Related to: 'The Railway Children'

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Will Young Memoir Set for October 2012

Little, Brown Book Group is delighted to announce the acquisition of Will Young's autobiography, set for publication by Sphere Books this autumn.

Virago

New Treasure Seekers

E. Nesbit
Authors:
E. Nesbit

'Endlessly surprising and inventive ... She is also simply the funniest writer we have ever had' Frank Cottrell-Boyce'Nesbit belongs with those writers of children's books who are successful because of their skills as storytellers. Indeed, she was one of the first. She speaks to the reader, and it's almost as though you can hear her voice' Quentin BlakeNo matter how hard the Bastable children try to be good, they almost always fail spectacularly. Whether making a disastrous Christmas pudding for charity, spending a dark night in an empty windmill or fortune-telling at a fete, the Bastables cannot help getting into all sorts of mischief.Edith Nesbit was one of the most influential children's writers ever to have lived, and her timeless books include The Railway Children and Five Children and It. A collection that will be coveted by children and adults alike, this list is the best in children's literature, curated by Virago. These are timeless tales with beautiful covers, that will be treasured and shared across the generations. Some titles you will already know; some will be new to you, but there are stories for everyone to love, whatever your age. Our list includes Nina Bawden (Carrie's War, The Peppermint Pig), Rumer Godden (The Dark Horse, An Episode of Sparrows), Joan Aiken (The Serial Garden, The Gift Giving) E. Nesbit (The Psammead Trilogy, The Bastable Trilogy, The Railway Children), L. M. Montgomery (The Anne of Green Gables series) and Susan Coolidge (The What Katy Did Trilogy). Discover Virago Children's Classics.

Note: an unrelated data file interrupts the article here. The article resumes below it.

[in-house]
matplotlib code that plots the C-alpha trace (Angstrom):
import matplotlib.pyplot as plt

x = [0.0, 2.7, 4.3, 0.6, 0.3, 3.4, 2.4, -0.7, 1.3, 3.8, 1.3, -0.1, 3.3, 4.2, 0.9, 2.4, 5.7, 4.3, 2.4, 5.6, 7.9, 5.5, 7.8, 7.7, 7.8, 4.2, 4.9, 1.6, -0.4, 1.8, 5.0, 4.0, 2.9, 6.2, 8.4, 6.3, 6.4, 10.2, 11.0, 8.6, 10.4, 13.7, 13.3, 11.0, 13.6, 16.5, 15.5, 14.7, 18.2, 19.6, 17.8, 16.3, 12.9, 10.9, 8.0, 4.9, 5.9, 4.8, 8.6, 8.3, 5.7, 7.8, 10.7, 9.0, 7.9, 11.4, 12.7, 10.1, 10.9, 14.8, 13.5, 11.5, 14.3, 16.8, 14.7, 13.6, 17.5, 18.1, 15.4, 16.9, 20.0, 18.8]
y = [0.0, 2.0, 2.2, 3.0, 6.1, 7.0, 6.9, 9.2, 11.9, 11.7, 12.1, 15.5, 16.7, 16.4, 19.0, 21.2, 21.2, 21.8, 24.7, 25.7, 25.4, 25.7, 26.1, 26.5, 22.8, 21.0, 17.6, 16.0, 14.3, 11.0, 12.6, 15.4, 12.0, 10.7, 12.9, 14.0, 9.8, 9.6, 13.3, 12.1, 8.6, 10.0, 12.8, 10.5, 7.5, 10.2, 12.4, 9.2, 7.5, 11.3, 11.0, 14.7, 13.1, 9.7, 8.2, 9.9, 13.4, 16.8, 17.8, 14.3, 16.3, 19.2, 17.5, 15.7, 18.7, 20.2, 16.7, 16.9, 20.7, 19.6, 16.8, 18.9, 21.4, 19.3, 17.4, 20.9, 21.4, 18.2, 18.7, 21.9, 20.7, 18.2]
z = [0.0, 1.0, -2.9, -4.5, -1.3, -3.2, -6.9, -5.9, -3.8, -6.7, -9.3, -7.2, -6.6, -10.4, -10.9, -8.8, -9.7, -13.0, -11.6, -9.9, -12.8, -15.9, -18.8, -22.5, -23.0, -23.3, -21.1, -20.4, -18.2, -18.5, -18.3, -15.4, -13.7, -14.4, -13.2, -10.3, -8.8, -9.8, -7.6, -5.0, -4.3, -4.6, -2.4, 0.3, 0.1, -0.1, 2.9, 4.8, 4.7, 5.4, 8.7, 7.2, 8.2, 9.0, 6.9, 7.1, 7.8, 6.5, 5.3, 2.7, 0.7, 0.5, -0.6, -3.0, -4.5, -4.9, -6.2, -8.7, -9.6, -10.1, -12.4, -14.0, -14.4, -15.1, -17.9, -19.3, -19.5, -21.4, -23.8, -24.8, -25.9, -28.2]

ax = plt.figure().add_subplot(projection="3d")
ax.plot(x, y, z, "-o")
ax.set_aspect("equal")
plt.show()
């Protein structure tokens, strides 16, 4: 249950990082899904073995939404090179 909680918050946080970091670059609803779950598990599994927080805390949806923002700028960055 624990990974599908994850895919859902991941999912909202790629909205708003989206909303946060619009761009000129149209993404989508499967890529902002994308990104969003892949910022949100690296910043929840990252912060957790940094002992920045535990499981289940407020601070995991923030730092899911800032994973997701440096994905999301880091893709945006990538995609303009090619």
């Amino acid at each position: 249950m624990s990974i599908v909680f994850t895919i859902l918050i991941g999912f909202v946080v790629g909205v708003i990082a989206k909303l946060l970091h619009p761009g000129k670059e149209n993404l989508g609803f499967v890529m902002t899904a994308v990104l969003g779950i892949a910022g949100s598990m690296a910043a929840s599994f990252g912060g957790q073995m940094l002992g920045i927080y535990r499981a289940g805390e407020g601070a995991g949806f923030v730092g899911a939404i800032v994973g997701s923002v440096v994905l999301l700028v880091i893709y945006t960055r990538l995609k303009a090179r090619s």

Virago

The Story of the Amulet

E. Nesbit, H. R. Millar
Contributors:
E. Nesbit, H. R. Millar
Virago

The Phoenix and the Carpet

E. Nesbit, H. R. Millar
Contributors:
E. Nesbit, H. R. Millar
Virago

The Wouldbegoods

E. Nesbit, Reginald B. Birch
Contributors:
E. Nesbit, Reginald B. Birch
Virago

Five Children and It

E. Nesbit, H. R. Millar
Contributors:
E. Nesbit, H. R. Millar